“It is a privilege to engage in theoretical gender discourse, and while politicians, doctors, families, and friends ask themselves if it is right or wrong, transgender people are being beaten to death. Teenage trans kids are issued death threats, and across the globe our body count rises. It is here, at the intersection of oppression, where violence is commonplace. How can we still wonder which bathroom she should use? Privilege affords the gender debate at the expense of our most vulnerable community members. When a trans woman dies you can read about it in the newspaper, where you see her described as a man instead of the woman she died for. And we wonder how to best protect our children, forgetting that some of our children are trans. TDOR reminds me that our precious politics have a very real consequence. This is a critical moment in the history of transgender rights. Will we remember those who did not survive it?”—Diana Tourjee, Transgender Day of Remembrance, 2013 (via andrewgibby)
Our call to action is short and to the point: Find it. Treat it. Beat it. Finding it means testing everyone, as many people as we can, as often as we can. We…
I made a video for my internship! To be clear, I was on a team and did not film or star in it. I did, however, help direct and interview people, and I did edit it myself.
Also, please don’t laugh at it. I know it’s pretty clunky. Windows Movie Maker is the worst.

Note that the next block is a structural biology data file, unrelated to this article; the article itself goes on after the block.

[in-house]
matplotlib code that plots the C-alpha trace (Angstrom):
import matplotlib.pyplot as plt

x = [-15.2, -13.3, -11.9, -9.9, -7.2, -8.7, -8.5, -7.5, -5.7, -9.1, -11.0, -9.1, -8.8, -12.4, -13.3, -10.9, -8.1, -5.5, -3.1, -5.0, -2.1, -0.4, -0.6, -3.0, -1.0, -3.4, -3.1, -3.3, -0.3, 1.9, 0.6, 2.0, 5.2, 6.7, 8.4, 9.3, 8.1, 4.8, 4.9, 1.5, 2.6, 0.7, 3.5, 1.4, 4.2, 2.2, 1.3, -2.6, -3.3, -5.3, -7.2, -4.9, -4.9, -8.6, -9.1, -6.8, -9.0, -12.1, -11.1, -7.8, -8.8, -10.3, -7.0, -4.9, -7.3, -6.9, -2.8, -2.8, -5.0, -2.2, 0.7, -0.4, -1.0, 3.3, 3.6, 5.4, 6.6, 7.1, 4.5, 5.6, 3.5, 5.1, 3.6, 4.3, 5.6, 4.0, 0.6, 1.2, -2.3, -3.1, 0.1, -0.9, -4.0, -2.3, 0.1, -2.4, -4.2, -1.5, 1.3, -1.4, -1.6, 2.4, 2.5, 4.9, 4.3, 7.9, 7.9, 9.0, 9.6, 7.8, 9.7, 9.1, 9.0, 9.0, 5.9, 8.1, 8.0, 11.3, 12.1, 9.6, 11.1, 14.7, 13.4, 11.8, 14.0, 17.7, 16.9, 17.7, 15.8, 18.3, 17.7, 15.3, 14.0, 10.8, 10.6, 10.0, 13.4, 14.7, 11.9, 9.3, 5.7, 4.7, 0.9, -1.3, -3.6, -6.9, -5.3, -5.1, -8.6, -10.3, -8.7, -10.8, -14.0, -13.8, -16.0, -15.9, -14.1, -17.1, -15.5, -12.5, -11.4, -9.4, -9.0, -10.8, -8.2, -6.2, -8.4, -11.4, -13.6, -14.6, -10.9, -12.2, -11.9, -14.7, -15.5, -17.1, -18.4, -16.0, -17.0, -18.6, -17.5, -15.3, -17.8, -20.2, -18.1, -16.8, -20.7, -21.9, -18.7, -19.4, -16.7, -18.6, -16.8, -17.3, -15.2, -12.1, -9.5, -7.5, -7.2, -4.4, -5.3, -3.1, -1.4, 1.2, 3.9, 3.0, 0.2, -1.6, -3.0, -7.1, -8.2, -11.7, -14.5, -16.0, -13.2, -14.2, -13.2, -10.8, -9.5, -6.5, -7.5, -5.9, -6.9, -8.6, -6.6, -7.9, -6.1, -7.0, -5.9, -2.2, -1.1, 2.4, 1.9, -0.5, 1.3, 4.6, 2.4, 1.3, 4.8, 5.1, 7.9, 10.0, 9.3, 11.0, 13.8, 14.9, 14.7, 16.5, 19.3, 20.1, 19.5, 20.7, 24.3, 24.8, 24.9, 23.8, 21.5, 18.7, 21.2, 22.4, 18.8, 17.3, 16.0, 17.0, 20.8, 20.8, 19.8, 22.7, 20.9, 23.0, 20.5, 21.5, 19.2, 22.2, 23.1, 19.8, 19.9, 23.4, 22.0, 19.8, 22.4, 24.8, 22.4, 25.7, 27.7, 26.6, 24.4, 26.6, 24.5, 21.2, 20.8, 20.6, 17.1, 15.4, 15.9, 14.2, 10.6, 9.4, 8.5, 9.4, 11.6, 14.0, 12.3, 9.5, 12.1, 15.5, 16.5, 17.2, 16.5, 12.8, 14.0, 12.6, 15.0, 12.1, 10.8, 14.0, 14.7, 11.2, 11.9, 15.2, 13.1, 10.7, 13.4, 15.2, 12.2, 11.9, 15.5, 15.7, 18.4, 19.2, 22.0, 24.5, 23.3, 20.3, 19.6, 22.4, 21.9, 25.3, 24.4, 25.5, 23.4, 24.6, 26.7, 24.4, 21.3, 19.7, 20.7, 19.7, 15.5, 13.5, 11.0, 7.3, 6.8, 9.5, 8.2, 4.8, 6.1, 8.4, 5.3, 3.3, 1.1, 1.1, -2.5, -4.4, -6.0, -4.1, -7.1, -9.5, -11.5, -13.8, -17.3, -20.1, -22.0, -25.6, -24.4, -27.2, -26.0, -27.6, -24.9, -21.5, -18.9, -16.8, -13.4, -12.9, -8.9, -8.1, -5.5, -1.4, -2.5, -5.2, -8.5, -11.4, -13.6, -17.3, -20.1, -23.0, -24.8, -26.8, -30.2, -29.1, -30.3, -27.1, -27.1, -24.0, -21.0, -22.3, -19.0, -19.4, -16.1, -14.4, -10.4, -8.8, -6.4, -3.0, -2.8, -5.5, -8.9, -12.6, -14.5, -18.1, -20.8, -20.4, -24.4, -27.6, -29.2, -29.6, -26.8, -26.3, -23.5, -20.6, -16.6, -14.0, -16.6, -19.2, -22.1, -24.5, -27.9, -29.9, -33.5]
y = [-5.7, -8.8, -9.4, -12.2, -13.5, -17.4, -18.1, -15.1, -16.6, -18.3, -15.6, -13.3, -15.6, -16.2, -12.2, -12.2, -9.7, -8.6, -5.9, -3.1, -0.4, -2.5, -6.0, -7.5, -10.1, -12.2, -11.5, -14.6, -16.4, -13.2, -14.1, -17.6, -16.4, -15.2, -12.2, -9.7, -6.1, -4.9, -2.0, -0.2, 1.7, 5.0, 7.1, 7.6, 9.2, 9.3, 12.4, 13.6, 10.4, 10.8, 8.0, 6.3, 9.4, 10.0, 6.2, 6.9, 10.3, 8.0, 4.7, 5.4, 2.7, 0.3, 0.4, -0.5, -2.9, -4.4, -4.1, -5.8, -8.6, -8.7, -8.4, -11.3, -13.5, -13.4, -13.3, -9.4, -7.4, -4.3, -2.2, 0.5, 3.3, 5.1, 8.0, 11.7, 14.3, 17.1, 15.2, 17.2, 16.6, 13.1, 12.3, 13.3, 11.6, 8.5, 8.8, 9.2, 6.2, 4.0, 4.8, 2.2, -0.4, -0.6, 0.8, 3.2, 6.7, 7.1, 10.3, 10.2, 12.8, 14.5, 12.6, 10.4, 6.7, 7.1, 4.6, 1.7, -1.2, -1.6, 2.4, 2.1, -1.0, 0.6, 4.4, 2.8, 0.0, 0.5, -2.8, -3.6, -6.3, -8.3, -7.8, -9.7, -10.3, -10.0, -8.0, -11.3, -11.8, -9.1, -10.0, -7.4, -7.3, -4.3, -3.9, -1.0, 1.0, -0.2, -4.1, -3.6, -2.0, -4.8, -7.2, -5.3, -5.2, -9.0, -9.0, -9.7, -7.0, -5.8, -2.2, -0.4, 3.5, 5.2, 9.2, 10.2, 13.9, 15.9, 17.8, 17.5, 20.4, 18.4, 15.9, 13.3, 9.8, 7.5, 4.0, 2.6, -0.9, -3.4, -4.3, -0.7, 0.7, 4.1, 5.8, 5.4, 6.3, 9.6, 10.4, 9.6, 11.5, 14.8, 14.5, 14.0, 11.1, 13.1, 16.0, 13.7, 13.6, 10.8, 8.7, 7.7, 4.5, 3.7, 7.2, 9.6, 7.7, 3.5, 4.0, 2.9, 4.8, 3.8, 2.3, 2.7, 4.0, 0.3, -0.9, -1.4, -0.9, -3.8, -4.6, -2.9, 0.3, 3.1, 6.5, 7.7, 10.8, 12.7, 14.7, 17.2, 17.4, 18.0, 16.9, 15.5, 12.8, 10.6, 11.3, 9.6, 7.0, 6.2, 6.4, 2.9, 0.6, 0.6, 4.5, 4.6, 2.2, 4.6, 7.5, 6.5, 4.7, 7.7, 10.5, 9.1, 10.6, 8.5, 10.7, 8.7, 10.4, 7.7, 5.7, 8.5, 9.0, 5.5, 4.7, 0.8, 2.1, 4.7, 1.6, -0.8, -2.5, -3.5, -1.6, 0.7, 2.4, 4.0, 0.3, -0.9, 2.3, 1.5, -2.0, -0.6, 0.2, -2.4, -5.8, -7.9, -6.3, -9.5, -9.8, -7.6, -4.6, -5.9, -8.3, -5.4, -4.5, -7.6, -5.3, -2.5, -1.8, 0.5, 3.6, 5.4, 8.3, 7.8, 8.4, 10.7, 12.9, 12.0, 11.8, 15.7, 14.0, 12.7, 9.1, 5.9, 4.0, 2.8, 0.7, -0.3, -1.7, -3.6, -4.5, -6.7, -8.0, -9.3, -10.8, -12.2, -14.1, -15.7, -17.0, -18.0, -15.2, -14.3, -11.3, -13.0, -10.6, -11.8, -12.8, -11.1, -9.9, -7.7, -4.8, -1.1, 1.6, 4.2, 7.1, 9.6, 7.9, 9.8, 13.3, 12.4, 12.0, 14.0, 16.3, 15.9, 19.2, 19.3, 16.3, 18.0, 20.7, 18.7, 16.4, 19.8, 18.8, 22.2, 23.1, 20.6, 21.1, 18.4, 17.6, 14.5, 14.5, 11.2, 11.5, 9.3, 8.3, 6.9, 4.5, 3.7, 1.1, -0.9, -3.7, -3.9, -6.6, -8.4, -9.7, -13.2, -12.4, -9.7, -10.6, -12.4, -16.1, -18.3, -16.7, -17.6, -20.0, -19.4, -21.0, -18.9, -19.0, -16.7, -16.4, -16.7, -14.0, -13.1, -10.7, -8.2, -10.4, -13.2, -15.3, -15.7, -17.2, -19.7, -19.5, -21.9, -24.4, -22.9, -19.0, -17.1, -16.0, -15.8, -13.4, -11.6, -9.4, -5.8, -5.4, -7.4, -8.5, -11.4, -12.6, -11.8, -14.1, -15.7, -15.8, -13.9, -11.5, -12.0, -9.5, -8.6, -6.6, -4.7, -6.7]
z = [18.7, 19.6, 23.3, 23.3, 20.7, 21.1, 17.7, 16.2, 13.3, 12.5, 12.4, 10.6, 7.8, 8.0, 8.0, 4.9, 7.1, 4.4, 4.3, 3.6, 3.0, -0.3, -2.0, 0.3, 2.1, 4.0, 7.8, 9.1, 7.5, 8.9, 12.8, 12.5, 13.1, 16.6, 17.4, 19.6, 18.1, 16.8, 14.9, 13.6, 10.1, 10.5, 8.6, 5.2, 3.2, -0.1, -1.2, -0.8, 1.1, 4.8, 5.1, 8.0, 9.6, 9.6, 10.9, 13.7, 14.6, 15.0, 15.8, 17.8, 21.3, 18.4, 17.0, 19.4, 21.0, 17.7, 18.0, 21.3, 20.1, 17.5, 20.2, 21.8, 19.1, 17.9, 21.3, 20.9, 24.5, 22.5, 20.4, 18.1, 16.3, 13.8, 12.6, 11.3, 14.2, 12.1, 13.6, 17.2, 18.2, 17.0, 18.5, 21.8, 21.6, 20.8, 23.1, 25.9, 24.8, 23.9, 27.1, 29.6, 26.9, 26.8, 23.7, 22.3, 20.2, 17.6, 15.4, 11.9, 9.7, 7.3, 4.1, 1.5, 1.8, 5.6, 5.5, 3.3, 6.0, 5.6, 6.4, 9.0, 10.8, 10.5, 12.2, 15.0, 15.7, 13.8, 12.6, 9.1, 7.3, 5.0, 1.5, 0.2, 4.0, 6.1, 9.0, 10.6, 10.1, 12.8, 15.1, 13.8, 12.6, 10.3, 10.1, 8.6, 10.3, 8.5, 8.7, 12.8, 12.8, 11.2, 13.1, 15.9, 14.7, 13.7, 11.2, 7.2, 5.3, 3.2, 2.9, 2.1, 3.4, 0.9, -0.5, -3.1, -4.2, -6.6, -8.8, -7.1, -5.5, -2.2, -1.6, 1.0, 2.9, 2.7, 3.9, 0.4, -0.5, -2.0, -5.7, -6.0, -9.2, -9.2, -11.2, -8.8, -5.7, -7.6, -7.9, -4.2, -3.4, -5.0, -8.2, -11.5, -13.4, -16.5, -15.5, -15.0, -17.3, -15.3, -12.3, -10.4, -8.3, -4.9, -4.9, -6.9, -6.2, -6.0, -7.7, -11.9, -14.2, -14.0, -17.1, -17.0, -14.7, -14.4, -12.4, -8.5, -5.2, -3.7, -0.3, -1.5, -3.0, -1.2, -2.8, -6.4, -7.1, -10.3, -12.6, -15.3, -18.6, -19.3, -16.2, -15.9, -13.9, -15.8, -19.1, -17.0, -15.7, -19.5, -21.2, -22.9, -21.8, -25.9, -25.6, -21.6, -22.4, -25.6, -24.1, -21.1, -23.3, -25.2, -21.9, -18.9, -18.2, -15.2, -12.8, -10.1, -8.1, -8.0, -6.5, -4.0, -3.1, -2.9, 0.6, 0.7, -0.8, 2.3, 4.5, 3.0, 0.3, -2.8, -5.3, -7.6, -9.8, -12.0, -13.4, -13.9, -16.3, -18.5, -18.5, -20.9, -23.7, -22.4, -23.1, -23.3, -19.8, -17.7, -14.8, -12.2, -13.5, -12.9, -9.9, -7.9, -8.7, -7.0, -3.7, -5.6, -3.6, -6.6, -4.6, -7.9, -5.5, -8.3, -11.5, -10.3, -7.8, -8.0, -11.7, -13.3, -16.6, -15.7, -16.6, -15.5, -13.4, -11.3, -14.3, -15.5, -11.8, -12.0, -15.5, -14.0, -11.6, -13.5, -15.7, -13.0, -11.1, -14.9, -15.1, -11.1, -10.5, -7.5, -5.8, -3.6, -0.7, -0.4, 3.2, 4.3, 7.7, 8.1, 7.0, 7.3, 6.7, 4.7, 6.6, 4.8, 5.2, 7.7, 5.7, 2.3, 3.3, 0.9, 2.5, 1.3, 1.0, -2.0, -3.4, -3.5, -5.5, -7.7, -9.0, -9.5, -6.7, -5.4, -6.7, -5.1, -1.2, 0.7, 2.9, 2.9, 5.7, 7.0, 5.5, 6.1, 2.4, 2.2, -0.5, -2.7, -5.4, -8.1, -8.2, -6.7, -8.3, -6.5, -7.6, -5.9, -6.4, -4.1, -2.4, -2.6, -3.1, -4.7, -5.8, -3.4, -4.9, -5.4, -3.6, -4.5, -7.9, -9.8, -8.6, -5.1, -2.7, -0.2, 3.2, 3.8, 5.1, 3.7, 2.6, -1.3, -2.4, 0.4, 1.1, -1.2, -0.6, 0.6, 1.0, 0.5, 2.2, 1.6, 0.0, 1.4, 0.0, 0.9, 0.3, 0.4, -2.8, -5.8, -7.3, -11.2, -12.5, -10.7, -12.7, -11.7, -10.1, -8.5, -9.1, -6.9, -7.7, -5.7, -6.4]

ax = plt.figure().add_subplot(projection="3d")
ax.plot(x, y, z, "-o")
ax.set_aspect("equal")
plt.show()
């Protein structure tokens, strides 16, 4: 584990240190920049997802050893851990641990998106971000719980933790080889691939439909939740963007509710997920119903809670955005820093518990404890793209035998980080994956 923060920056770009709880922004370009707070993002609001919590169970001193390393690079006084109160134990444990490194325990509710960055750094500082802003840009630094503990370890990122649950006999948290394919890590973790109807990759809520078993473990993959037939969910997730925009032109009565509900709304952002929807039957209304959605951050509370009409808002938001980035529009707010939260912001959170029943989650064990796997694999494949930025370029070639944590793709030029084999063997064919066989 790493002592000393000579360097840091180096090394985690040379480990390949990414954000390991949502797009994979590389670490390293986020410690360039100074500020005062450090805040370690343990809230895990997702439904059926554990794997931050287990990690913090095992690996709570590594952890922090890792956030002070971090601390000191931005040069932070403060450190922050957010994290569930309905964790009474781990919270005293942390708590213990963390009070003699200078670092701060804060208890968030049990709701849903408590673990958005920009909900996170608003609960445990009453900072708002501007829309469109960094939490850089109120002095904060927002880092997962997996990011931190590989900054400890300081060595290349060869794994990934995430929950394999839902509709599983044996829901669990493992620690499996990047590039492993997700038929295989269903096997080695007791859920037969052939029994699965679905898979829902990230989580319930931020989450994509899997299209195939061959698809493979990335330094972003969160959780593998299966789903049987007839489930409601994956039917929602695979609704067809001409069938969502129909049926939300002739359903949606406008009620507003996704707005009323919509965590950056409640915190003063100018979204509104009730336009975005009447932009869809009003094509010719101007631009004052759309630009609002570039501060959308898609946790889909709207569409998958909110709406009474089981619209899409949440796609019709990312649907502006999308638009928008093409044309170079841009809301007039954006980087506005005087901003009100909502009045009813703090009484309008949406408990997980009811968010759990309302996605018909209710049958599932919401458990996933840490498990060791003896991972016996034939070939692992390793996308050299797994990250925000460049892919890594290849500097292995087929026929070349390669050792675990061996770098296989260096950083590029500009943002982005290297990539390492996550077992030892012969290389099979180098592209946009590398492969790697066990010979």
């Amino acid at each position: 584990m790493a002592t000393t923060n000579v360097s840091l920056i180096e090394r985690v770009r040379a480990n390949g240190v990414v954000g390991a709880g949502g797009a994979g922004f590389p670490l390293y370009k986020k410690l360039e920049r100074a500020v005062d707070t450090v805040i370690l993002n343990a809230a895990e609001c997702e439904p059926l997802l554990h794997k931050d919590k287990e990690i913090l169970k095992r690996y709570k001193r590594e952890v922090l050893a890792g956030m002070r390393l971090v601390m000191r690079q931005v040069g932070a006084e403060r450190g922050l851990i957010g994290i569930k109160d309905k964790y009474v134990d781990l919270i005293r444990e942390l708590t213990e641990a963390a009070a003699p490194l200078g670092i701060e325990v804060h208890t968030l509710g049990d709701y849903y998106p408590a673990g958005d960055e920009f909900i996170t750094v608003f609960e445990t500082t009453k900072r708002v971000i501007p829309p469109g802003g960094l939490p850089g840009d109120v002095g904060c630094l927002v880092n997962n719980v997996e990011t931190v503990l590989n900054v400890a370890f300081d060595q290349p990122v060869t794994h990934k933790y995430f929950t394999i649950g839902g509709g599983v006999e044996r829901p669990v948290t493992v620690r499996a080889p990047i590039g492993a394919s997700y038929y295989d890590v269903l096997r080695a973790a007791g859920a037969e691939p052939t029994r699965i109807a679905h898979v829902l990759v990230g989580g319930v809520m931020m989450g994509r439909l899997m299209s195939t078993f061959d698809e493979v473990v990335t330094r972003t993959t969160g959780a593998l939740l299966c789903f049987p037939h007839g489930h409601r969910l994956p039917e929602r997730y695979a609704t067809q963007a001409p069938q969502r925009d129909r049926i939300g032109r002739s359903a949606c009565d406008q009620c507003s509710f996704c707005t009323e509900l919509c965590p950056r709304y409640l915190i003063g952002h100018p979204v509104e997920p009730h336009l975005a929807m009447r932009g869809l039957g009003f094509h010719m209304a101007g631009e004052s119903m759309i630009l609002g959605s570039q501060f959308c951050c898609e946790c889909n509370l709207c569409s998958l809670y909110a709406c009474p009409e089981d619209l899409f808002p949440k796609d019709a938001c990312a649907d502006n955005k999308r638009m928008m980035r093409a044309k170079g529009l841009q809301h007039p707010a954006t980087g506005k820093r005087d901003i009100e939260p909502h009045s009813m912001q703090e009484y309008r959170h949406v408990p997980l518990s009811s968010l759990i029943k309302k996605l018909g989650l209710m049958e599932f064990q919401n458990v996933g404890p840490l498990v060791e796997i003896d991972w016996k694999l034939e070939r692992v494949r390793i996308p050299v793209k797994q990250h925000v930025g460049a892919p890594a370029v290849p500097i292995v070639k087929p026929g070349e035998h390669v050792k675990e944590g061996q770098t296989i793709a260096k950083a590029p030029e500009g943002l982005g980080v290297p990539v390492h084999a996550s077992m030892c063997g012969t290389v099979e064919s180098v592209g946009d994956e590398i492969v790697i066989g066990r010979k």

Public Health PSA: 1 in 5 people infected with HIV do not know they carry the virus. People in treatment have much lower viral loads and are therefore much less capable of spreading the infection. By knowing their status they can protect themselves and their loved ones. Also, they live longer, healthier lives by far than their untreated counterparts.
“I’m suddenly gripped with this terror that I’m going to die one day. It’s something I think about all the time - the infinity of nothingness that awaits every one of us when we die is basically the only thing that is scarier to me than making small talk at a party.”—Aaron Wolfe (The Moth Podcast)
If ovarian cancer is found early, it can be treated more effectively. Learn to recognize the symptoms.
I am currently working on a project to raise awareness of ovarian cancer, and I realized that I haven’t even mentioned anything to that effect here. I’ve been remiss in my public health duties.
Ovarian cancer is the biggest killer among gynecologic cancers, and is rarely caught before it has spread beyond the ovaries. There is no current screening procedure for asymptomatic people without documented genetic risk, and the symptoms are easy to miss or misdiagnose. (Pap smears do NOT get anywhere near the ovaries and are generally only useful to screen for cervical cancer, not many of the other female reproductive cancers.) Less than half of those diagnosed will make it five years, a number that has been largely stable since 1975. Each year, about 20,000 women are diagnosed and 15,000 die of this disease.
This is a cancer (or collection of cancers, to be more precise; the ovaries are very complex organs. 90% of cases are epithelial in nature, AKA adenocarcinomas) that needs champions, and yet many people have never even heard of it.
So please, take a moment to read up on gynecologic cancers and share the symptom list with women you know. The signs and symptoms are not obvious and are easy to ignore until it is too late.